The objects (201) may either be dispersed pursuant to the predetermined pattern, or substantially randomly. In either case, the particle disbursement should be sufficiently dense that, statistically, an acceptable likelihood exists of a sufficient number of properly oriented geometric discontinuities are available to support the desired field emission activity.

FIG. 3 depicts yet another embodiment constructed in accordance with this invention. In this embodiment, the bonding layer (101) will likely be comprised of an insulating material (though in an appropriate embodiment, a conductor could be used), and this material when deposited on the substrate (100) will already contain a plurality of conductive objects (301). The density of the objects (301) within the bonding agent (101) will be sufficiently high that at least some of the objects (301) will contact the substrate. In addition, a significant number of the objects (301) that contact the substrate (100) will also contact other objects (301), until finally at least some of the objects (301) that extend past the upper surface of the bonding layer (101) will have a conductive path to the surface of the substrate (101). As in the previously described embodiments, statistically, a significant number of the objects (301) will be oriented such that a geometric discontinuity will be positioned to enhance an intended field effect phenomena.

To expose some of the objects (301) as depicted, an etching process may be utilized to remove bonding agent material from around the objects (301) in the desired area.

So configured, a field emission device can be constructed by the additional provision of an appropriate collector (anode) and gate (the later appropriate to a triode geometry). One example of a particularly useful embodiment including the invention will now be described in reference to FIG. 4.

In this embodiment, the substrate (100) supporting the plurality of predefined shaped emitter objects (201) has a layer of insulating material (409) formed thereon. Preferably, the material deposition step makes use of an appropriate mask to ensure that groups of emitter objects (201) in predetermined areas will be left free of material.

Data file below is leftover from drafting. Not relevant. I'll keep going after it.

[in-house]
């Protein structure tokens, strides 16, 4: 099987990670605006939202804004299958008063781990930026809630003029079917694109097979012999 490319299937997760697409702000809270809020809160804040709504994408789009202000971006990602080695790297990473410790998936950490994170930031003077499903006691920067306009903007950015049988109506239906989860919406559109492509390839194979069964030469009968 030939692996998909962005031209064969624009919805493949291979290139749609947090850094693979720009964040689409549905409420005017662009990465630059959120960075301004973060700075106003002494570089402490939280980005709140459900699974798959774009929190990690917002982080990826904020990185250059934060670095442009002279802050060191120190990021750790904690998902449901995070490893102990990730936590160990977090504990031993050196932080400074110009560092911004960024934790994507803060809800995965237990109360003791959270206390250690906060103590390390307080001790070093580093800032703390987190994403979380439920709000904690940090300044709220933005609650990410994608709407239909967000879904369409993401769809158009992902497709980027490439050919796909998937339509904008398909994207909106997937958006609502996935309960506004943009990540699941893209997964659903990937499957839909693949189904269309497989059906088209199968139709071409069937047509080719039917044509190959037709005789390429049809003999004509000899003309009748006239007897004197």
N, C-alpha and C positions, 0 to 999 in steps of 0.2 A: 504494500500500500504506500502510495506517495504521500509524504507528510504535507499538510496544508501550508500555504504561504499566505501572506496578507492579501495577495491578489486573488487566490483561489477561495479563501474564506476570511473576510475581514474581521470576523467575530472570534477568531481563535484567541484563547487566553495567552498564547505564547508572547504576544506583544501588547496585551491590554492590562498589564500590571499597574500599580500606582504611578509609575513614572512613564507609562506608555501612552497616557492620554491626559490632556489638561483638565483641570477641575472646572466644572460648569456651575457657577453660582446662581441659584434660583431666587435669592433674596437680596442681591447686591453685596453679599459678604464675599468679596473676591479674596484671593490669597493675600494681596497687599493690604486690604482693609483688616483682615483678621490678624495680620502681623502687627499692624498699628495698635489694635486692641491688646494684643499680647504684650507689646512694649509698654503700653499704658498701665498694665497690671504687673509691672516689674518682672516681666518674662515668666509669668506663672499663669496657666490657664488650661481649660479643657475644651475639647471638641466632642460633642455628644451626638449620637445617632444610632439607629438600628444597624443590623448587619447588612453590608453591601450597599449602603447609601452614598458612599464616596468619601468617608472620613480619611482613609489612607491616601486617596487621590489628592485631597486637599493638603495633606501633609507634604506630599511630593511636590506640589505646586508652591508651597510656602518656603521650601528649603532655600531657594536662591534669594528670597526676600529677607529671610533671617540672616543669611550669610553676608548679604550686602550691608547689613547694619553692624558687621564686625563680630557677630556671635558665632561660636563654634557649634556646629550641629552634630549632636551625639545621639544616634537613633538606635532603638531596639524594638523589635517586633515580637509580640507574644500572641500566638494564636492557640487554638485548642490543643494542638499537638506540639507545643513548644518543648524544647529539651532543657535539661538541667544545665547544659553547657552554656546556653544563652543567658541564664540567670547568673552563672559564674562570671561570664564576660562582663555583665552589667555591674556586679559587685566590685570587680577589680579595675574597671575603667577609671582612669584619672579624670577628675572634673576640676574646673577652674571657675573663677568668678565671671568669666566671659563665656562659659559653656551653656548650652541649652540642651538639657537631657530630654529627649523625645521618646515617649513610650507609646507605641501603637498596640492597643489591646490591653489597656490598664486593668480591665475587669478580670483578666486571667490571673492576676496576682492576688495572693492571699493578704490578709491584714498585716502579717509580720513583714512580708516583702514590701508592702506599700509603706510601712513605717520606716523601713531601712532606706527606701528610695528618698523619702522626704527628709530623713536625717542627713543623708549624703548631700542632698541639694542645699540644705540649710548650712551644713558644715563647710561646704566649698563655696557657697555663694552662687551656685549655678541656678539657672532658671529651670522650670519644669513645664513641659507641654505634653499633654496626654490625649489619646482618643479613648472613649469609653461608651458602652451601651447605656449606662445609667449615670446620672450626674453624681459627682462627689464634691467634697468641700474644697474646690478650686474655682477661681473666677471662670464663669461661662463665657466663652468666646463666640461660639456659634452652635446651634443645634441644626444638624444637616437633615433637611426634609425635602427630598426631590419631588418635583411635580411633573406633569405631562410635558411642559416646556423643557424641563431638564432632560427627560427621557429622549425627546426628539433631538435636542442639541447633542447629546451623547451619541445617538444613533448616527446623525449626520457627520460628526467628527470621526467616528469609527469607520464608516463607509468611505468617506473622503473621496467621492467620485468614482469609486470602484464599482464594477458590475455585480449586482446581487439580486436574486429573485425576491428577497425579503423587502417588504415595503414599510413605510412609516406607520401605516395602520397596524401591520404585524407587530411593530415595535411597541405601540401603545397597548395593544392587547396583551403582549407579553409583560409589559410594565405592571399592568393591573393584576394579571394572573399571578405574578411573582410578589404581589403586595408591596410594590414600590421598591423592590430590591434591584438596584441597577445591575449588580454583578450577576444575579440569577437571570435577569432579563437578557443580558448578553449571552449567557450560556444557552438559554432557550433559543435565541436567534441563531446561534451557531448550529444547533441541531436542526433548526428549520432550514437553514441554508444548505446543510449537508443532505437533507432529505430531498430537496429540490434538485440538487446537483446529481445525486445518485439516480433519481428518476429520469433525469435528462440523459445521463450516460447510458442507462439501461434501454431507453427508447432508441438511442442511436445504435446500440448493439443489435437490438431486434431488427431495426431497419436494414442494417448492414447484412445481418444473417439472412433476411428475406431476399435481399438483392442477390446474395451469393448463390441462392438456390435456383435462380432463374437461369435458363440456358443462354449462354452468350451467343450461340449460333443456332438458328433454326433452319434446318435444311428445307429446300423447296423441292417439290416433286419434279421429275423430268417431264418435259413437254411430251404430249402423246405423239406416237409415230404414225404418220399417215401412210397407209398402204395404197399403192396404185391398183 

A conductive layer (401) is then formed atop the insulating layer (409), which layer functions as a gate to effectuate modulation of the resultant electron flow in the completed field emission device. Another insulating layer (402) is then deposited upon the conductive layer (401), with the latter structure then being coupled to a transparent screen (404) comprised of glass, plastic, or other suitable material.

The screen (404) has disposed thereon an appropriate conductive material, such as indium-tin-oxide or thin aluminum, to serve as anodes for the resulting field emission devices. The conductive material will preferably be disposed on the screen (404) in an appropriate predetermined pattern that corresponds to the pixels that will support the desired display functionality. This condutor bearing screen (404) then has a layer of luminescent or cathodoluminescence material (403) disposed thereon and presented towards the emitter objects (201).

The screen (404) may be coupled to the structure described above using appropriate solder type systems, electrostatic bonding techniques, or other suitable coupling mechanisms. This coupling process will preferably occur in a vacuum, such that the resulting encapsulated areas (406) will be evacuated.

So configured, appropriate energization and modulation of the various emitter objects (201) will result in field emission activity. This activity will produce electrons (407) that contact the anode. This activity will in turn cause the phosphor material corresponding to that anode to become luminescent and emit light (408) through the display screen (404). Control of the various field emission devices constructed in this manner will result in the display of a desired pattern on the screen (404).

So configured, the field emission devices comprising the invention can be utilized to construct a narrow, flat display screen.

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Classifications
U.S. Classification445/24, 313/309, 427/77
International ClassificationH01J1/304, H01J9/02, H01J29/04, H01J31/12
Cooperative ClassificationH01J9/025, H01J2201/30403, H01J1/3042
European ClassificationH01J1/304B, H01J9/02B2
Legal Events
DateCodeEventDescription
Sep 24, 2002FPAYFee payment
Year of fee payment: 12
Oct 1, 1998FPAYFee payment
Year of fee payment: 8
Sep 26, 1994FPAYFee payment
Year of fee payment: 4
Sep 29, 1989ASAssignment
Owner name: MOTOROLA, INC., SCHAUMBURG, IL A CORP. OF DE
Free format text: ASSIGNMENT OF ASSIGNORS INTEREST.;ASSIGNOR:CHASON, MARC K.;REEL/FRAME:005147/0485
Effective date: 19890918